Neuromyths and Edu-Ca$h-In: Vetting the "Expert" Claims

How can we tell if neuroeducation products are based on sound research?

Go to the profile of Judy Willis
Sep 11, 2017
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There is a lot of money in education—which means marketing. And marketing means that we should be intellectually skeptical of what we read, and what people claim (even this post). The clinical, white-lab-coat field of neuroscience is no different. There are matters of credibility, diversion, and deceit to be aware of. As you become familiar with how misleading tactics are used to persuade consumers, you'll save money and time, but more importantly you'll grow as a teacher-leader in being able to share this knowledge with others.

Just because a product claims to be based on neuroscience doesn't mean that it actually is. So what are some warning signs that you might look for?

The warning signs of shady education marketing

1. Who did the research?

The research support of the product may list "research" articles, but when you look at the titles of the studies and the journals in which they are published, you find smoke and mirrors. Are the journals respected in the field of science and peer reviewed by experts, or are they merely commercials masquerading as scientific research?

2. Does the research relate to the product?

Are the research articles listed specific to the product, or do they sound important while having no relevance to the product claims? Consider this fictional title: "EEG Abnormalities Found In Parietal Lobes of Some Children With Post-Traumatic Visual Dyslexia." Let's assume this article is listed as research supporting a program of biofeedback and rhyming practice to cure all forms of dyslexia.Here are four invalid or irrelevant claims in this title:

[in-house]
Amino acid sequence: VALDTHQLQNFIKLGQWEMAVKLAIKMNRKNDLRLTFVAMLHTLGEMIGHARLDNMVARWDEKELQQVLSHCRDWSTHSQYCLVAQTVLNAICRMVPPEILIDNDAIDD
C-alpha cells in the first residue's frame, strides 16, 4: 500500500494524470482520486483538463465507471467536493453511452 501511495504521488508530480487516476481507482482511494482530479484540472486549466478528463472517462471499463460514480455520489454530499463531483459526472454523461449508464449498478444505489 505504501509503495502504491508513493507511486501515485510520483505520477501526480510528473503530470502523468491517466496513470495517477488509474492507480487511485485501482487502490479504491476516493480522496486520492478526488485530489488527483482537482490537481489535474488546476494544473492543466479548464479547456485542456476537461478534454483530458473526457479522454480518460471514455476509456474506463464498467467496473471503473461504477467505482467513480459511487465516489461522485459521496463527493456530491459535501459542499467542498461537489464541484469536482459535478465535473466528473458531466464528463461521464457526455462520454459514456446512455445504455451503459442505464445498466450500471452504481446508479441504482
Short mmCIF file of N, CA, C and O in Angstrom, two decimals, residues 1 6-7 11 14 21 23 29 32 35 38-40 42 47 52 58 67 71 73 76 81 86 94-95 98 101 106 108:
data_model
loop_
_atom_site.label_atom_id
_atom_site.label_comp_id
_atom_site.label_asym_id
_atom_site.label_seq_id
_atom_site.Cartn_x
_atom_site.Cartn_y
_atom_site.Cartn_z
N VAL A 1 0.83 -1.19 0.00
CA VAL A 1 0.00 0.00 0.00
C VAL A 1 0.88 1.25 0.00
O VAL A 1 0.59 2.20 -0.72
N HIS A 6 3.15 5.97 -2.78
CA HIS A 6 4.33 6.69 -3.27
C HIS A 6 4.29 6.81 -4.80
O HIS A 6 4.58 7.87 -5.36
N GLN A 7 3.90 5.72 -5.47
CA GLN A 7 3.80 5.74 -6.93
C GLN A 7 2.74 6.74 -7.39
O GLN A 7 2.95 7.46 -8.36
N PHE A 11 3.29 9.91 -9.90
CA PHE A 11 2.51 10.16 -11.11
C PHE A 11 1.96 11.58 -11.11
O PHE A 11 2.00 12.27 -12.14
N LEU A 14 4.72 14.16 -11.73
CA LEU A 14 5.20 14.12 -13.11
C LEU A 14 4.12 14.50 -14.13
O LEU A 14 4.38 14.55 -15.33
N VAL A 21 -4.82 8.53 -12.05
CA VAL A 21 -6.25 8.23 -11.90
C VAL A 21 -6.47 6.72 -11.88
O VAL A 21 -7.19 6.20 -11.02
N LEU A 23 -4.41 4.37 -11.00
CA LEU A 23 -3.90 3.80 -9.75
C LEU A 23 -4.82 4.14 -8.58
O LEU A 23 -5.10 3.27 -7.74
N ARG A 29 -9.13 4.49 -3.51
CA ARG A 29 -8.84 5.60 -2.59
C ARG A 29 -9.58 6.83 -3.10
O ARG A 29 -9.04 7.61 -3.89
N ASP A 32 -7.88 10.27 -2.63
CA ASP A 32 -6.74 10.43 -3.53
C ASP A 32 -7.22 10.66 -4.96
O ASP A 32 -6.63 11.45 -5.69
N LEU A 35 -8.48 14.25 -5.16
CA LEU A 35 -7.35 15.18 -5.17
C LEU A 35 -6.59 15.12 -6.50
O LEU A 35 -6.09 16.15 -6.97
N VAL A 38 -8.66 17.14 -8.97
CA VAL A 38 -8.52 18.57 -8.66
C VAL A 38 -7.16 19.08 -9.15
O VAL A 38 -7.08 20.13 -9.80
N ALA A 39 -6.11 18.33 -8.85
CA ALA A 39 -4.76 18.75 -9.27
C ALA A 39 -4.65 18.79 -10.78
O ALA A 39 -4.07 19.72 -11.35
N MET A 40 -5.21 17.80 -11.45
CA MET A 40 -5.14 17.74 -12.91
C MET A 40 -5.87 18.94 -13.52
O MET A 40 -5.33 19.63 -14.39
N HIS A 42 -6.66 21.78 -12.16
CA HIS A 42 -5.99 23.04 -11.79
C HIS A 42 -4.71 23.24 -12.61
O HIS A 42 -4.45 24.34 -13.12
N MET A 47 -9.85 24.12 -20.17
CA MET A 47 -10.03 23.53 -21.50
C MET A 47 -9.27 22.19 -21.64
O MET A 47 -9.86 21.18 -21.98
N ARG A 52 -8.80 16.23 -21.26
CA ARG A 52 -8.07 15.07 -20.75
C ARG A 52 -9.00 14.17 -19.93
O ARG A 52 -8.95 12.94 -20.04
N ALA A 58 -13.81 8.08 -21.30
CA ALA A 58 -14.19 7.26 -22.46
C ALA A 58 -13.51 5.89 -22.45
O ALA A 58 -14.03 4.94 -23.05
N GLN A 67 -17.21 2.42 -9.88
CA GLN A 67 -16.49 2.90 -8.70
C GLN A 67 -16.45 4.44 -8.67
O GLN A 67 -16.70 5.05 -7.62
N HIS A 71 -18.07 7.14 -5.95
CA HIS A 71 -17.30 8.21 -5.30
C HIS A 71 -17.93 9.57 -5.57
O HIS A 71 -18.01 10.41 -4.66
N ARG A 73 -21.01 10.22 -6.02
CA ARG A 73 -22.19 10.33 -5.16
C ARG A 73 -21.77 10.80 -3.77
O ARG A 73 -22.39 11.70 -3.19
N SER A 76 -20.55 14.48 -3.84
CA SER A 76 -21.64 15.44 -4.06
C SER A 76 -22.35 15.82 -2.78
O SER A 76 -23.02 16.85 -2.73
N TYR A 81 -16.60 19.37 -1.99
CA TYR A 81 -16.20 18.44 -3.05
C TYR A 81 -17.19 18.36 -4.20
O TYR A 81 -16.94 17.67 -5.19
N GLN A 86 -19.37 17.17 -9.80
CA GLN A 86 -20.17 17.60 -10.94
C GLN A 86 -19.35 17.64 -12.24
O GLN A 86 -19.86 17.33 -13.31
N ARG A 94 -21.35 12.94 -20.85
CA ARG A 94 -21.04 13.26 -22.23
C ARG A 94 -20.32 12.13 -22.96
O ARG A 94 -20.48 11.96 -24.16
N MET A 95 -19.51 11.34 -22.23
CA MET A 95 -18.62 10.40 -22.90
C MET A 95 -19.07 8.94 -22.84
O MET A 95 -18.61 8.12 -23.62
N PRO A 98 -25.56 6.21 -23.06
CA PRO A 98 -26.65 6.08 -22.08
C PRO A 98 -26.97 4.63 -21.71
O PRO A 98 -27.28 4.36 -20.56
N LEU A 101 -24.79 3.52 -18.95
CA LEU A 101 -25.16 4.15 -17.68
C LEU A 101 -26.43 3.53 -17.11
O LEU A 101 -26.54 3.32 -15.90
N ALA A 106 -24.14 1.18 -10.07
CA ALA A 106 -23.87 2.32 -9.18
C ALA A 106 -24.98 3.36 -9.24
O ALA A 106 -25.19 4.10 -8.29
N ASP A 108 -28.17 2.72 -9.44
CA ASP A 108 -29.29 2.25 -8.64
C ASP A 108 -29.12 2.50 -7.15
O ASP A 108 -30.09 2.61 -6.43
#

• The product promises to treat all dyslexias, yet the research was on a very specific and small group of subjects who developed visual dyslexia from traumatic injury.
  • The product claims that the use of rhyming is an effective strategy, but the article actually reported a finding of an electroencephalographic (EEG) change, not any result of treatment.
  • Just because the study used EEG measurements in its evaluation of post-traumatic visual dyslexia, there is no validity in a conclusion that suggests the EEG findings in the research subjects were the cause of their dyslexia. There is no evidence that "treating EEG findings" treats the problem!
  • Jumping even farther from the valid research is the conclusion that if one uses biofeedback to make the EEG recordings "normal," the dyslexia will be cured. That's like saying that dipping a thermometer in ice water to lower the temperature reading will cure the underlying infection causing a fever.

Invalid and irrelevant claims such as these are misleading, irresponsible, and dishonest. What other critical questions can you consider to spot this kind of marketing-speak?

3. Does the research rely on statistics?

Is the research from a laboratory, or is it focused on misleading statistics about outcome? If the research section of a product fills the space with "statistical analysis," beware! It's even easier to mislead with statistics than with claims of neuroscientific research "proof."

For example, be wary of statistics focused on percentage changes without the actual numbers. A study for a computer program that promises to enhance working memory might claim that they evaluated 50 children and the outcome was a 100-percent improvement after five 30-minute practice sessions. That sounds pretty good, but here is a scenario that could be the inadequate basis for that misleading claim:

  • Of the 50 children who initially joined the study, 48 were eliminated after the first screening test because they already scored perfectly on the two questions that constituted subject testing. How valid is a screening test with only two questions, especially if all but two of the 50 subjects get both correct? And how valid is a study with only two subjects?